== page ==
McCallion, Elizabeth. “From private influence to public amendment? the Senate’s amendment rate in the 41st, 42nd and 43rd Canadian Parliaments.” Canadian Journal of Political Science/Revue canadienne de science politique 55 (3): 583-99, September/septembre 2022.

  • Recent reforms to the Canadian Senate removed senators from the Liberal Party caucus and changed the appointment process to be more nonpartisan. This article asks: to what extent did the reforms affect legislative oversight in the Senate? By studying the Senate’s legislative amendments, I find that the reformed Senate is more willing to amend bills than it was previously. The reforms led to sharp increases in the Senate’s amendment rate, the number of amendments moved and the percentage of successful motions in amendment. In interviews, senators revealed that they see oversight differently following the reforms. Senators no longer have opportunities to advise the government in caucus, so they have begun using amendments to exercise oversight. This article concludes that the reforms shifted senators’ understanding of their function of oversight, leading to a higher amendment rate and increased visible scrutiny of government by the Senate.

McKevitt, Dawn. “The role of Attorney General and Minister of Justice; the perspective of an informed citizen.” Journal of Parliamentary and Political Law / Revue de droit parlementaire et politique 16 (3): 703-, September/septembre 2022.

  • The position of Minister of Justice and Attorney General is one of the most unique roles held by a member of Parliament in Canada…a daunting responsibility such as this requires a deep understanding of the duties and responsibilities of the position by all those that are involved in government. Without a thorough common understanding, there exists great risk of a breach of the rules governing the conduct of the Attorney General and Minister of Justice, including those with respect to prosecutorial independence and confidentiality.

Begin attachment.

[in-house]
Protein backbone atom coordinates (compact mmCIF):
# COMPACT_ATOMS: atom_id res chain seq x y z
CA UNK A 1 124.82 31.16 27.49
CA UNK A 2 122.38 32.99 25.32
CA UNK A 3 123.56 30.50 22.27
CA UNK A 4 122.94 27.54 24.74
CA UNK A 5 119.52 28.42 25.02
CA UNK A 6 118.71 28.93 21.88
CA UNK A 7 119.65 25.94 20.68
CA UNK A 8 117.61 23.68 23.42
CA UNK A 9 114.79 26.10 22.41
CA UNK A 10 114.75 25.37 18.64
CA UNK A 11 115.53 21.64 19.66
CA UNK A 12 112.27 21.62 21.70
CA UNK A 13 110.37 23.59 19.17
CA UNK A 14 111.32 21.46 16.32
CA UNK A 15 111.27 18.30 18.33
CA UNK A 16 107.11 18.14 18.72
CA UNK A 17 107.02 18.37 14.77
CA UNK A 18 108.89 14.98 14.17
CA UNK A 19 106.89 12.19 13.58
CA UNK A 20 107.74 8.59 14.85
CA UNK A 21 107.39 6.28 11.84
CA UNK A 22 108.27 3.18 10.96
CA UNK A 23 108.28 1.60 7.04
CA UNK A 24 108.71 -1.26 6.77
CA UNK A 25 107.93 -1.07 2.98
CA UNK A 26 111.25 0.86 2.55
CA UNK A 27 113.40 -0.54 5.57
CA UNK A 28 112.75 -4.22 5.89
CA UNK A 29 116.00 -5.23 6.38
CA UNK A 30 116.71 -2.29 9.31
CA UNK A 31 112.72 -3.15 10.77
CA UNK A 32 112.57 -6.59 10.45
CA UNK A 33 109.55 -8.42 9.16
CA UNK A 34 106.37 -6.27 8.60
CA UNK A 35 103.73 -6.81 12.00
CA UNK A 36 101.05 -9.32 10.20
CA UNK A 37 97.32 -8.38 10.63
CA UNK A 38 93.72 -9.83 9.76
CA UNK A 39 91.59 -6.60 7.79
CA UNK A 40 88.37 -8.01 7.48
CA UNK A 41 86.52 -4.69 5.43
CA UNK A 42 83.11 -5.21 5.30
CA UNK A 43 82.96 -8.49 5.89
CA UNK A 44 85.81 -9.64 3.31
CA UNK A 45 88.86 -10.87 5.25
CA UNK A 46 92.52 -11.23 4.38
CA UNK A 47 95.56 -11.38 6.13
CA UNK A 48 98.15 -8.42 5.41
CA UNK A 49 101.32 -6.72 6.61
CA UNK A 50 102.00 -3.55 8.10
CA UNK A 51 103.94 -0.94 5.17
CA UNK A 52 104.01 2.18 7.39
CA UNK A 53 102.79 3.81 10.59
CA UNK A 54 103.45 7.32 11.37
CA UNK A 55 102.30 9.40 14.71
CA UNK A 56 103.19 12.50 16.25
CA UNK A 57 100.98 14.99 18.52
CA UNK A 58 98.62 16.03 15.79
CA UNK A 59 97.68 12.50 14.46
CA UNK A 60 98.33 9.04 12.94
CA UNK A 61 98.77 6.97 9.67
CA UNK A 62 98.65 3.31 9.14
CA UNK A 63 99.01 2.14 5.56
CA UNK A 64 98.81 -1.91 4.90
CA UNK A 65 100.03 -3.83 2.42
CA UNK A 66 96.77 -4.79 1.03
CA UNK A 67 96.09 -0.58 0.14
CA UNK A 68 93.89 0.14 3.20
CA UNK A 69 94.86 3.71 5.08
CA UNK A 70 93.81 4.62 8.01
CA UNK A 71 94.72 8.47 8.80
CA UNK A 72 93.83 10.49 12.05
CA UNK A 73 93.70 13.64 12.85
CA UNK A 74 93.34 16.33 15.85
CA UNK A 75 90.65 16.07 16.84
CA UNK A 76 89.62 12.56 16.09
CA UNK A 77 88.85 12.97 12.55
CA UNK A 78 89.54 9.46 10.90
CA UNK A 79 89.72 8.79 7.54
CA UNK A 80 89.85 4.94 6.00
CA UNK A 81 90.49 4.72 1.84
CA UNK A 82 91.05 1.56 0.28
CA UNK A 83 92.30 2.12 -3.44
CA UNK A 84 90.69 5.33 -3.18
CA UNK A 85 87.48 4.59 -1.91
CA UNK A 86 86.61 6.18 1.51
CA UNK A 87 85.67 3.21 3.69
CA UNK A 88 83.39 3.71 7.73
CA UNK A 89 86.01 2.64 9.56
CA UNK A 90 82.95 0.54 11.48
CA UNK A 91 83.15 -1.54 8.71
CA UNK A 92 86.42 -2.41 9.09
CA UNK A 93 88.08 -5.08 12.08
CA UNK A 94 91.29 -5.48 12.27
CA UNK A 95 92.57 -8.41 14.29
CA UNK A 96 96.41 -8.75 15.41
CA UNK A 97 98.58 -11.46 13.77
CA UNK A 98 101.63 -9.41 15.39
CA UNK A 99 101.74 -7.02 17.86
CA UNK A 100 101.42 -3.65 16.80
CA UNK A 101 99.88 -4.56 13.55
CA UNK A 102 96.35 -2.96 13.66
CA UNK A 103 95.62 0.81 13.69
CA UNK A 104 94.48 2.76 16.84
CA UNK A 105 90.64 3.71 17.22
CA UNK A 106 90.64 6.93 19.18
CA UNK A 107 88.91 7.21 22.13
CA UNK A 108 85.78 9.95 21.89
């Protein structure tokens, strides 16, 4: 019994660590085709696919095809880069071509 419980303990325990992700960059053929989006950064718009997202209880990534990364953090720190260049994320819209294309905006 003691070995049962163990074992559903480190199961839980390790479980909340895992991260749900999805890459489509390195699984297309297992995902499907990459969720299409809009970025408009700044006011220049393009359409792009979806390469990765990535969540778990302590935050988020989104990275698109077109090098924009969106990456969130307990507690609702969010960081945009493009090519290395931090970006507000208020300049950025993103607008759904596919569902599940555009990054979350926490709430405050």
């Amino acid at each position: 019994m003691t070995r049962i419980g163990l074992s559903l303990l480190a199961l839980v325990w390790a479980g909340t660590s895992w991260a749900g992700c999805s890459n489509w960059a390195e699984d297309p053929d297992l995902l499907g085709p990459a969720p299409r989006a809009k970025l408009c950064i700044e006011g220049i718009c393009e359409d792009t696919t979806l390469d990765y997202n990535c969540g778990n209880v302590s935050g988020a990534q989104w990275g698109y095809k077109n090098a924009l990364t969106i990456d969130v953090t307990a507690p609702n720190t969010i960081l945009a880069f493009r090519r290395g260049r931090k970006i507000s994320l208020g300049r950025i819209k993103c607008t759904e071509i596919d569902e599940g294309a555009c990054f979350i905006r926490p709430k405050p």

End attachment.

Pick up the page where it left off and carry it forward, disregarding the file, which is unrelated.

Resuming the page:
Turk, James L. “The public nature of ministerial tasks: mandate letters before the Supreme Court of Canada.” Journal of Parliamentary and Political Law / Revue de droit parlementaire et politique 16 (3): 601-, September/septembre 2022.

  • Cabinet secrecy, one of the significant limits on open and transparent government, will be before the Supreme Court in its coming term. The Court has granted leave to the Ontario Government to appeal an order that it release Premier Ford’s 2018 ministerial mandate letters…The Ontario Cabinet Office’s refusal to release the mandate letters was surprising because, in recent years, previous Ontario governments had made ministerial letters available to the public as have nine of the 13 other federal, provincial, and territorial governments in Canada. At the heart of the case is the issue whether the protection of cabinet deliberations should be narrowly understood or should be a black hole that takes in anything coming near to cabinet.